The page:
The 5 Best Movies about Alzheimer's Disease
Good movies about Alzheimer’s disease should reflect concern about the reality of this disease. It affects increasingly more people each passing year. Specialists in dementia and diseases involving memory loss point out the importance of honest and realistic accounts about the issues surrounding these disorders. Of course, their opinions differ from many film critics about what a good movie is on the subject and what isn’t.
The film industry generally doesn’t portray Alzheimer’s disease accurately. This can reinforce stereotypes that people have about sufferers. However, some movies do try to address these difficult issues in today’s society. Some have done it with the greatest possible accuracy and respect.
The best movies about Alzheimer’s disease
This list of movies will provide you with an opportunity to learn more about Alzheimer’s disease. You’ll also be able to witness some great acting performances.
Also, most of these movies accurately reflect current information on Alzheimer’s disease, without fueling stigmas. Still, don’t forget that these are fiction movies, not documentaries about Alzheimer’s or dementia.
Away from Her (2006)
This movie is an adaptation of the book by Alice Munro, the Canadian Nobel Prize winner. From the beginning of the movie, Fiona (Julie Christie) already has signs of Alzheimer’s disease. You never actually get to meet the normal, healthy Fiona, you only hear her stories and memories.
Julie Christie was nominated for an Oscar for Best Actress for her performance in Away from Her. However, she only won the Golden Globe. The story revolves around the marriage of Fiona and Grant. They’re a couple suffering from the effects of Fiona’s deteriorating memory. These worsening issues with her memory make the couple decide to admit her into an institution, where the center can care for her needs.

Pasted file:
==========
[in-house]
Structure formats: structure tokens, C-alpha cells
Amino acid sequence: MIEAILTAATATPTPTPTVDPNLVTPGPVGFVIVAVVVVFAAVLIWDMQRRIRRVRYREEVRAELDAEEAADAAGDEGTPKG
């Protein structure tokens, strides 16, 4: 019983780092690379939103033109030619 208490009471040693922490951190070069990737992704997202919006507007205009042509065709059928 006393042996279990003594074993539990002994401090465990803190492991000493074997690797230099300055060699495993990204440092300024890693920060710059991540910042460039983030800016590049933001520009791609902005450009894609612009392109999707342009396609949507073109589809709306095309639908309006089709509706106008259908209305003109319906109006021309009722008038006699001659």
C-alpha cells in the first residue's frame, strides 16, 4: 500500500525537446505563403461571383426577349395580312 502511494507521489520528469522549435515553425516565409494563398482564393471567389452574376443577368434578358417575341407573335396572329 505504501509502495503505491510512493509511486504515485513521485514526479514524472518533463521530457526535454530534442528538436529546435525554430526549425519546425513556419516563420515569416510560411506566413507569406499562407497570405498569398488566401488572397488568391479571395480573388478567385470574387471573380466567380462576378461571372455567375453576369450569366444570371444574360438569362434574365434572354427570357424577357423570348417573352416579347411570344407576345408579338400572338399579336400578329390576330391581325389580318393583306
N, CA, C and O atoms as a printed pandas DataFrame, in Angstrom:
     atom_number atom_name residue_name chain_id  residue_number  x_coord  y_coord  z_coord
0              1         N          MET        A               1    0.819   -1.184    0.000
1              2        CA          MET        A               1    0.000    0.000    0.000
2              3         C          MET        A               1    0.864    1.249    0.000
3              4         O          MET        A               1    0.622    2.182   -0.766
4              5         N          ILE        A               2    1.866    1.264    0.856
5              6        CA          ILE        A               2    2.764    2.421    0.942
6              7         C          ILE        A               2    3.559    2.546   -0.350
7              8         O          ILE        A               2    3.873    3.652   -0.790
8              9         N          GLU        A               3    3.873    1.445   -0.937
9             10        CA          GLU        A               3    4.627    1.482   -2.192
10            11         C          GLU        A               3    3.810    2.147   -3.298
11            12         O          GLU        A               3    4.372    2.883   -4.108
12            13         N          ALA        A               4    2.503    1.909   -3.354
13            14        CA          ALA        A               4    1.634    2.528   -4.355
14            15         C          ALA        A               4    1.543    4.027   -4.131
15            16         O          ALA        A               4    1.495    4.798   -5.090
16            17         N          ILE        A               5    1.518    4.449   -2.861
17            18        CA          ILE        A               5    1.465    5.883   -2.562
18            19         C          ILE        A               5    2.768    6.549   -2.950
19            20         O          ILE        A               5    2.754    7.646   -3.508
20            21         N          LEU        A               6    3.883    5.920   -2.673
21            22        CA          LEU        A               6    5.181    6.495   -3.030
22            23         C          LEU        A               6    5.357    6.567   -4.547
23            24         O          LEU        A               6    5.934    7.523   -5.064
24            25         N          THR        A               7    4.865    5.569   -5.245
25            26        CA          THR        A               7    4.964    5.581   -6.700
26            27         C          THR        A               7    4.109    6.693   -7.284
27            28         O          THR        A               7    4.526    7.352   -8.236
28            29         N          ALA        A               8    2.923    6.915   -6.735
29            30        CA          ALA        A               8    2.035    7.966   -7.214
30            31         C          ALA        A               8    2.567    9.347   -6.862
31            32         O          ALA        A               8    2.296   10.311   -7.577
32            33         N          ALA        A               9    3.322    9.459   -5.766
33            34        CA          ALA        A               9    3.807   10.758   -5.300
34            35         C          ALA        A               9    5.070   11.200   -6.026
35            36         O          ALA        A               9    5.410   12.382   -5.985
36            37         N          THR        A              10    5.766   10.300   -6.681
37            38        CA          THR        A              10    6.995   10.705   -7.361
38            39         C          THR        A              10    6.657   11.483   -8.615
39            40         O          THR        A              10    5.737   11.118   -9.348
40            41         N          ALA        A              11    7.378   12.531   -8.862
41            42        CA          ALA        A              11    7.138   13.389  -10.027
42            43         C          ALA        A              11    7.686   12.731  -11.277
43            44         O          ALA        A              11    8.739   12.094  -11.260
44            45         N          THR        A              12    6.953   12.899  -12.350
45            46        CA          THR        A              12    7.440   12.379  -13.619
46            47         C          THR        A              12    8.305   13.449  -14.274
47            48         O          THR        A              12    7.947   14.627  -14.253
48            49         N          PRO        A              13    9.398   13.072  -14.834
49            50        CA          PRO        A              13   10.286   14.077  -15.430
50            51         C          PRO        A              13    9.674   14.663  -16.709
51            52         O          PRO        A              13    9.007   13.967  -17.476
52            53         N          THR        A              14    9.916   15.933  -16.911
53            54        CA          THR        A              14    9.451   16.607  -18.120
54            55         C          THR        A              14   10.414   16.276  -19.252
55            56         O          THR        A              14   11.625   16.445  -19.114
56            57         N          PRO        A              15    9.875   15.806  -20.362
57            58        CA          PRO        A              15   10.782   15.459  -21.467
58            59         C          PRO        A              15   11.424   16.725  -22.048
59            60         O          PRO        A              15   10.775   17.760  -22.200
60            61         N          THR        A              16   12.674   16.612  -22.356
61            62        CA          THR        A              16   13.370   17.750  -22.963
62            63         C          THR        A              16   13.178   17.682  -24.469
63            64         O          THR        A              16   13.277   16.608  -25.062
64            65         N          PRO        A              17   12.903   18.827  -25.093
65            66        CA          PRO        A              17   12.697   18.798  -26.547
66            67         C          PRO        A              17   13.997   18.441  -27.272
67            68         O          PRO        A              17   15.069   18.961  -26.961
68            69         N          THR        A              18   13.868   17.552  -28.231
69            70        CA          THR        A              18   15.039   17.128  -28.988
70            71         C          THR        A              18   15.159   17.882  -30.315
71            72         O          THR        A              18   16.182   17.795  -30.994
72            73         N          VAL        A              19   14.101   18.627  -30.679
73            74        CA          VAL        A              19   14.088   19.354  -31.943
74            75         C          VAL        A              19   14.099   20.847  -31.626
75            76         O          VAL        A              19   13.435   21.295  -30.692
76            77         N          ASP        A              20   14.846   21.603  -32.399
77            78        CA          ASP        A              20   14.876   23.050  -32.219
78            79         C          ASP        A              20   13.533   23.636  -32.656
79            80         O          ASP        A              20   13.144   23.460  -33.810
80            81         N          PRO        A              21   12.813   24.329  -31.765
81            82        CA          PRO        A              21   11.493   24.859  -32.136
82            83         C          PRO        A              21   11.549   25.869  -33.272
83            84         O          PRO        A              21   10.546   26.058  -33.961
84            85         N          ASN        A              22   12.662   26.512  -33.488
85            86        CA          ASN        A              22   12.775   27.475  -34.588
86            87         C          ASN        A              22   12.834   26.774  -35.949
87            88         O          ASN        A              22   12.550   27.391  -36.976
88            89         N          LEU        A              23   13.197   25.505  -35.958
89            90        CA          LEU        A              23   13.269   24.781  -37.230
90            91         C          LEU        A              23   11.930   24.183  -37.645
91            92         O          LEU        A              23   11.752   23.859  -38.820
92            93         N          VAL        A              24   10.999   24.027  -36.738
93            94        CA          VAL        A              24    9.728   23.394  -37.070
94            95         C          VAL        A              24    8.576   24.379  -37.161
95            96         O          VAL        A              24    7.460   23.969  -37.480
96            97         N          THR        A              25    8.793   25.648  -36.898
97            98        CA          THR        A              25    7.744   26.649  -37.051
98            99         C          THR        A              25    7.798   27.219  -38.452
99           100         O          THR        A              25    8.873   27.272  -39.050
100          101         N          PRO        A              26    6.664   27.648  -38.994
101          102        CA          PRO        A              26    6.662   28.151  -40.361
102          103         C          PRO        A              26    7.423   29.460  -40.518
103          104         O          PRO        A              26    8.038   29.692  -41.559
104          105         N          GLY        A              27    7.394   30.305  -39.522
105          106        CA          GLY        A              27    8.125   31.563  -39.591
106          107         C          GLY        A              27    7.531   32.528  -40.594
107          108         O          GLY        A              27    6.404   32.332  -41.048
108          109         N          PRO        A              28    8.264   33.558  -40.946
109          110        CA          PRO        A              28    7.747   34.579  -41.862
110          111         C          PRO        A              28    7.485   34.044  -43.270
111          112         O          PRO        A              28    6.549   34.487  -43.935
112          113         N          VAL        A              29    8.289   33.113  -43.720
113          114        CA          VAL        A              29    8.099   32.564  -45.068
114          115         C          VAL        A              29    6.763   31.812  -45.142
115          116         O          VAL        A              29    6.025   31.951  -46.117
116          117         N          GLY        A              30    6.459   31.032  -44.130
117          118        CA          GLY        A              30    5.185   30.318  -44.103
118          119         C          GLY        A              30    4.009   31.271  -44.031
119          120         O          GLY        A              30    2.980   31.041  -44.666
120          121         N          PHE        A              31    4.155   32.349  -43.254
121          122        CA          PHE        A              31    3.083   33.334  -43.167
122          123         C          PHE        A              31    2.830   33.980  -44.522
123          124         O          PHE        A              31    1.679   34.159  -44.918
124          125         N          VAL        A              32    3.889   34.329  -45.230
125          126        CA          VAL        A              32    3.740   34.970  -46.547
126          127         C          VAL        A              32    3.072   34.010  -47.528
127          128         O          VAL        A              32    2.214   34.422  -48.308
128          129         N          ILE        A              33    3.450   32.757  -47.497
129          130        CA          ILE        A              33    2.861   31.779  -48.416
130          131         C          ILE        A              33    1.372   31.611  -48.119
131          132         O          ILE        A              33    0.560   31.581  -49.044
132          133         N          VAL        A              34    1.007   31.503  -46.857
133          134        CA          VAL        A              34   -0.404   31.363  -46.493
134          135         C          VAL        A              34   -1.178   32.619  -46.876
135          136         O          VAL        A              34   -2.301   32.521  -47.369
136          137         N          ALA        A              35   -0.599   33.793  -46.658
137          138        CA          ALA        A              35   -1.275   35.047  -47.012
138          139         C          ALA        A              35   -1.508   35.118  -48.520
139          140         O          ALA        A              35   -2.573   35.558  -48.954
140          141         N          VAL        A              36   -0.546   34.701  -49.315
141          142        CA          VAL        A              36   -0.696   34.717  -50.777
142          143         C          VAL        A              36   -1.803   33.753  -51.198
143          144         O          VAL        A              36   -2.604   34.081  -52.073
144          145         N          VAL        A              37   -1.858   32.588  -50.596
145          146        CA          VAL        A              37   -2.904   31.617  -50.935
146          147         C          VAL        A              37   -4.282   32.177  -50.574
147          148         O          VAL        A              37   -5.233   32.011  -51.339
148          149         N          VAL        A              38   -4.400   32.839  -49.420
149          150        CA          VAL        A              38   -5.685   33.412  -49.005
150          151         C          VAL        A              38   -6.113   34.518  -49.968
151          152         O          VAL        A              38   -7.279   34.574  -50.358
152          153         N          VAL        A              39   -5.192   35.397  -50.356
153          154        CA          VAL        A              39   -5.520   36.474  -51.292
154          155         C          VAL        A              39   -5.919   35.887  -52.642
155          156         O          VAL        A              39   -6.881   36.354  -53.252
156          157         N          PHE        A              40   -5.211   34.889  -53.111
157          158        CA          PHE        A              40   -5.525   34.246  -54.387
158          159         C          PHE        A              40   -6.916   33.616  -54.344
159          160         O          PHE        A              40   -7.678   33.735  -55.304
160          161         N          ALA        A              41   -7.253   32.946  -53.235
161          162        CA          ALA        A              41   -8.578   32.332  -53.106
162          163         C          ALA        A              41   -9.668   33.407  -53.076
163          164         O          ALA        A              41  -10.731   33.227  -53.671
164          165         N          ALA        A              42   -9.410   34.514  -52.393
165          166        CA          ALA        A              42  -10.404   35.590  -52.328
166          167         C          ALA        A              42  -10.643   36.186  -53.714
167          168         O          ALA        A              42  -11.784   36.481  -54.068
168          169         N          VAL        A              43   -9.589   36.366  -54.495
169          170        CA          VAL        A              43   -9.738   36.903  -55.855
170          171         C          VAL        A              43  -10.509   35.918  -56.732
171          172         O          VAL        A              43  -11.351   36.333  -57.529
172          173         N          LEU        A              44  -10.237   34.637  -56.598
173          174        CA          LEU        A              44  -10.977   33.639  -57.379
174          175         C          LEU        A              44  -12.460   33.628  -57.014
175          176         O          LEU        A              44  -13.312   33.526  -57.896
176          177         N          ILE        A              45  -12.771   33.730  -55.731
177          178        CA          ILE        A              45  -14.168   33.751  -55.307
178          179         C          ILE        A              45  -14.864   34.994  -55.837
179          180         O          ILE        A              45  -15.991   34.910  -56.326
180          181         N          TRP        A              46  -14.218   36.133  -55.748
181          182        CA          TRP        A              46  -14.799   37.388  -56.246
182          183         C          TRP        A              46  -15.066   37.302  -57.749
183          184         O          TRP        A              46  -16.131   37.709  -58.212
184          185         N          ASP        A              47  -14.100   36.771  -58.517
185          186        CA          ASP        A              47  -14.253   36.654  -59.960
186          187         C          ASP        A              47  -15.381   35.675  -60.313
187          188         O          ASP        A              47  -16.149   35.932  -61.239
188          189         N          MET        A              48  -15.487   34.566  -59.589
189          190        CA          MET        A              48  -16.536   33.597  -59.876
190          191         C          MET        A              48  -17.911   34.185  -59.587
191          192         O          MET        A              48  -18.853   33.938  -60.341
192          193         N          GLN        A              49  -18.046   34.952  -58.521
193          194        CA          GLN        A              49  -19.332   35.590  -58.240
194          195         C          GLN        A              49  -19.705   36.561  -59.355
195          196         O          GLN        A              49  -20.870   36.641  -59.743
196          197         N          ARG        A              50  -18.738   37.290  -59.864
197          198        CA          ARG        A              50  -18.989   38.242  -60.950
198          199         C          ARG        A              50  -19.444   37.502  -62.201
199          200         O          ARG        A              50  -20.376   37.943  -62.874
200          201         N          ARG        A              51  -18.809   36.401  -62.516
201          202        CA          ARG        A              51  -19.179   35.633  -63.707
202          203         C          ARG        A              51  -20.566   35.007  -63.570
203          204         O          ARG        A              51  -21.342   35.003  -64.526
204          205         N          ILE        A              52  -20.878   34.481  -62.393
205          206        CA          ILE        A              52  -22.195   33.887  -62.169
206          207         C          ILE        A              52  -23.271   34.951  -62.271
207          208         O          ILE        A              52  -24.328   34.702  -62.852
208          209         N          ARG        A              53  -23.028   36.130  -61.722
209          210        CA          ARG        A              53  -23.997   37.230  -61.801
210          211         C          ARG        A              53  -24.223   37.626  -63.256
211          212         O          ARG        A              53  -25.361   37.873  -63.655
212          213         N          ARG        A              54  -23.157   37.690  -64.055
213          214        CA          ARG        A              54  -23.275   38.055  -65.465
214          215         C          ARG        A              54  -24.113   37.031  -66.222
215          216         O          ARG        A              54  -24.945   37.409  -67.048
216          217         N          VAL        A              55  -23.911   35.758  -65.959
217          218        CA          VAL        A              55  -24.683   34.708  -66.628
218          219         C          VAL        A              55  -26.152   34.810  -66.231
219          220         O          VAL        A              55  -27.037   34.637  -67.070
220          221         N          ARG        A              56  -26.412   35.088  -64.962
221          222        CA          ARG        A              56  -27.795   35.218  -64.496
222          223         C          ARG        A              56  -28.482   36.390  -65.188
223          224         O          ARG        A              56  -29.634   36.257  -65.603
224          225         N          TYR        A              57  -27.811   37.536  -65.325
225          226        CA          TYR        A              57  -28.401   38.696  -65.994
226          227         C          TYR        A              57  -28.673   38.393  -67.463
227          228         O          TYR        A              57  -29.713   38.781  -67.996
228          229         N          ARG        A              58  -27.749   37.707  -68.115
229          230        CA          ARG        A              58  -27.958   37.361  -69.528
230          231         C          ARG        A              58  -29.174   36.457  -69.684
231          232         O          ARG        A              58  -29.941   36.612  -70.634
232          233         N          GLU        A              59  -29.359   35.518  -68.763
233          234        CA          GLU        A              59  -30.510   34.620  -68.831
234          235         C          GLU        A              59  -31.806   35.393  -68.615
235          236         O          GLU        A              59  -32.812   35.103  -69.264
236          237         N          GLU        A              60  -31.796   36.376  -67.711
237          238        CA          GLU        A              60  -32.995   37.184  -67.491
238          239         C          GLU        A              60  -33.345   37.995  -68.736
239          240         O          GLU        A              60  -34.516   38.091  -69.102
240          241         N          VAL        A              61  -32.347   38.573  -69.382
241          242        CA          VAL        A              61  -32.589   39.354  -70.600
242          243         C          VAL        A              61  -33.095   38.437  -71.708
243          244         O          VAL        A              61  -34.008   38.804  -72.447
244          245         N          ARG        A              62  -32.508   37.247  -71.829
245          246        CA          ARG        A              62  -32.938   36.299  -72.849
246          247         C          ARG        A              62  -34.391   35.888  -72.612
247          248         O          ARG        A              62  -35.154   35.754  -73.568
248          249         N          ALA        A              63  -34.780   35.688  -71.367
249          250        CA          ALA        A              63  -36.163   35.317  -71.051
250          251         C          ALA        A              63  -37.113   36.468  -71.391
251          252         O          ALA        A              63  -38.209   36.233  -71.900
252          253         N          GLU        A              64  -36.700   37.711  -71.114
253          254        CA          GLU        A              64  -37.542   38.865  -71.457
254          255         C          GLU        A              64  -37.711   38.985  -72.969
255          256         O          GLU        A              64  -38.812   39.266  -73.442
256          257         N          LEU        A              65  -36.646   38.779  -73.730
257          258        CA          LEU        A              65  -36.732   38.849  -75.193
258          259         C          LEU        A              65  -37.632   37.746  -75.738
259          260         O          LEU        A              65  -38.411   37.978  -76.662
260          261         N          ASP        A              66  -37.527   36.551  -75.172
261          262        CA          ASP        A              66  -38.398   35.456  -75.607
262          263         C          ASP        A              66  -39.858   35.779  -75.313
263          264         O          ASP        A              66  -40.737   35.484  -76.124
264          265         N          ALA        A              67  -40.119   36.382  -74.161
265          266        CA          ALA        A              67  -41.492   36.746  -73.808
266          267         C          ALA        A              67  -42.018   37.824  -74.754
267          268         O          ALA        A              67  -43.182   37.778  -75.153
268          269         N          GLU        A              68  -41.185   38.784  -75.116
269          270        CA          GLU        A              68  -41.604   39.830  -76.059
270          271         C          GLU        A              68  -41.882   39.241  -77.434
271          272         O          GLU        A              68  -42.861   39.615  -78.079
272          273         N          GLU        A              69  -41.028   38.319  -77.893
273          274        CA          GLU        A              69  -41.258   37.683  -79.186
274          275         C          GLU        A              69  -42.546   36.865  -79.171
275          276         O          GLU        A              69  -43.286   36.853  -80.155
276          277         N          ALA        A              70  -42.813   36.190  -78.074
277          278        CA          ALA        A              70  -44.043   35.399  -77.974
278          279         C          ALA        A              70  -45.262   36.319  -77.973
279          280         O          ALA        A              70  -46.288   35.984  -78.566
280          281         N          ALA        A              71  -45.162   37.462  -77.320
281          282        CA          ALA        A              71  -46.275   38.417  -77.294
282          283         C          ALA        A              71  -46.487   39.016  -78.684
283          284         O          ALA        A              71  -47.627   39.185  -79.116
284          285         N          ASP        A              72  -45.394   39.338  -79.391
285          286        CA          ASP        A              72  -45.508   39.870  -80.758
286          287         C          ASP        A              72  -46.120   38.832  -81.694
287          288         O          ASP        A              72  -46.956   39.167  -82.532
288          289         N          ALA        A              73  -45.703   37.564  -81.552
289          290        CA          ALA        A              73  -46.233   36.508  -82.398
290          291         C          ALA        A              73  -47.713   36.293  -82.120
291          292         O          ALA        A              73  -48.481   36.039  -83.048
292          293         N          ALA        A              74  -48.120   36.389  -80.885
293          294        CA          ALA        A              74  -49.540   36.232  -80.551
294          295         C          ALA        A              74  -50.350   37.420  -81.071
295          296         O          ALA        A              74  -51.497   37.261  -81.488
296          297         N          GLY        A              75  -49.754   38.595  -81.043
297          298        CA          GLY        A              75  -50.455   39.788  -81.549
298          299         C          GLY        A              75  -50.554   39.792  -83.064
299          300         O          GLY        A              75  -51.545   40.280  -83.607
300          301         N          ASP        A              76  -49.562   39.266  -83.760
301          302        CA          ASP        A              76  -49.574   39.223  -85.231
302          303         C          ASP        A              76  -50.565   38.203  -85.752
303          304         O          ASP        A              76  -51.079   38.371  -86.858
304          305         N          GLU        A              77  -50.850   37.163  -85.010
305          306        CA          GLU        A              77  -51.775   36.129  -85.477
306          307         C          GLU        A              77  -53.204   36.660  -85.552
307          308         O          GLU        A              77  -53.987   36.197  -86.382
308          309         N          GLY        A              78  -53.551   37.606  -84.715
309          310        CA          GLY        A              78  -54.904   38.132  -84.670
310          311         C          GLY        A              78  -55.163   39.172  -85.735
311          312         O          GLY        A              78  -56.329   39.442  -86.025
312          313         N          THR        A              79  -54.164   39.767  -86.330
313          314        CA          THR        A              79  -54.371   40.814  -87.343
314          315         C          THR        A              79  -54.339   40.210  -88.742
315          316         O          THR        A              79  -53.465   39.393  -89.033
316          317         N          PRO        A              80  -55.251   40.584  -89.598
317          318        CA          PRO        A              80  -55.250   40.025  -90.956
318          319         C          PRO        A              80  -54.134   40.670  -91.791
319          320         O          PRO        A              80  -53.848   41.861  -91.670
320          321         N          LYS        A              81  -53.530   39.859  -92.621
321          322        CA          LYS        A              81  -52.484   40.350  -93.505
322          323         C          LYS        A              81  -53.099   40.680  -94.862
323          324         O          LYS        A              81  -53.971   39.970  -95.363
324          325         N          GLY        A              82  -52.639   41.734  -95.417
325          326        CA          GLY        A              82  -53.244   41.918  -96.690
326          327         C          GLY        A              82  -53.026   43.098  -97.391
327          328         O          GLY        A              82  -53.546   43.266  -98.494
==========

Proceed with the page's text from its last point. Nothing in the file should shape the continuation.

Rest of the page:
After a 30-day separation (recommended by the center), Grant visits Fiona and discovers that his wife has apparently forgotten him. She has developed a close relationship with another man at the facility. Grant initially rejects this change, but later makes personal sacrifices so that his wife can be happy.
Movies about Alzheimer’s disease: Iris (2001)
With leading actors Judi Dench, Jim Broadbent, and Kate Winslet, Iris recounts the real-life story of British novelist Iris Murdoch and her husband. As you likely know, Alzheimer’s disease causes serious communication problems. This is because it causes sufferers to progressively forget vocabulary and how to articulate.
With this kind of dementia, patients suffer from aphasia (inability to understand words), agnosia (inability to recognize familiar objects), and apraxia (inability to use these objects properly).
This particular movie documents this woman’s life. She was a professional writer but she gradually lost her ability to do what she knew best. Seeing a vibrant, intellectual woman becoming a mere shadow of her former self is painful. The movie clearly shows this process of loss.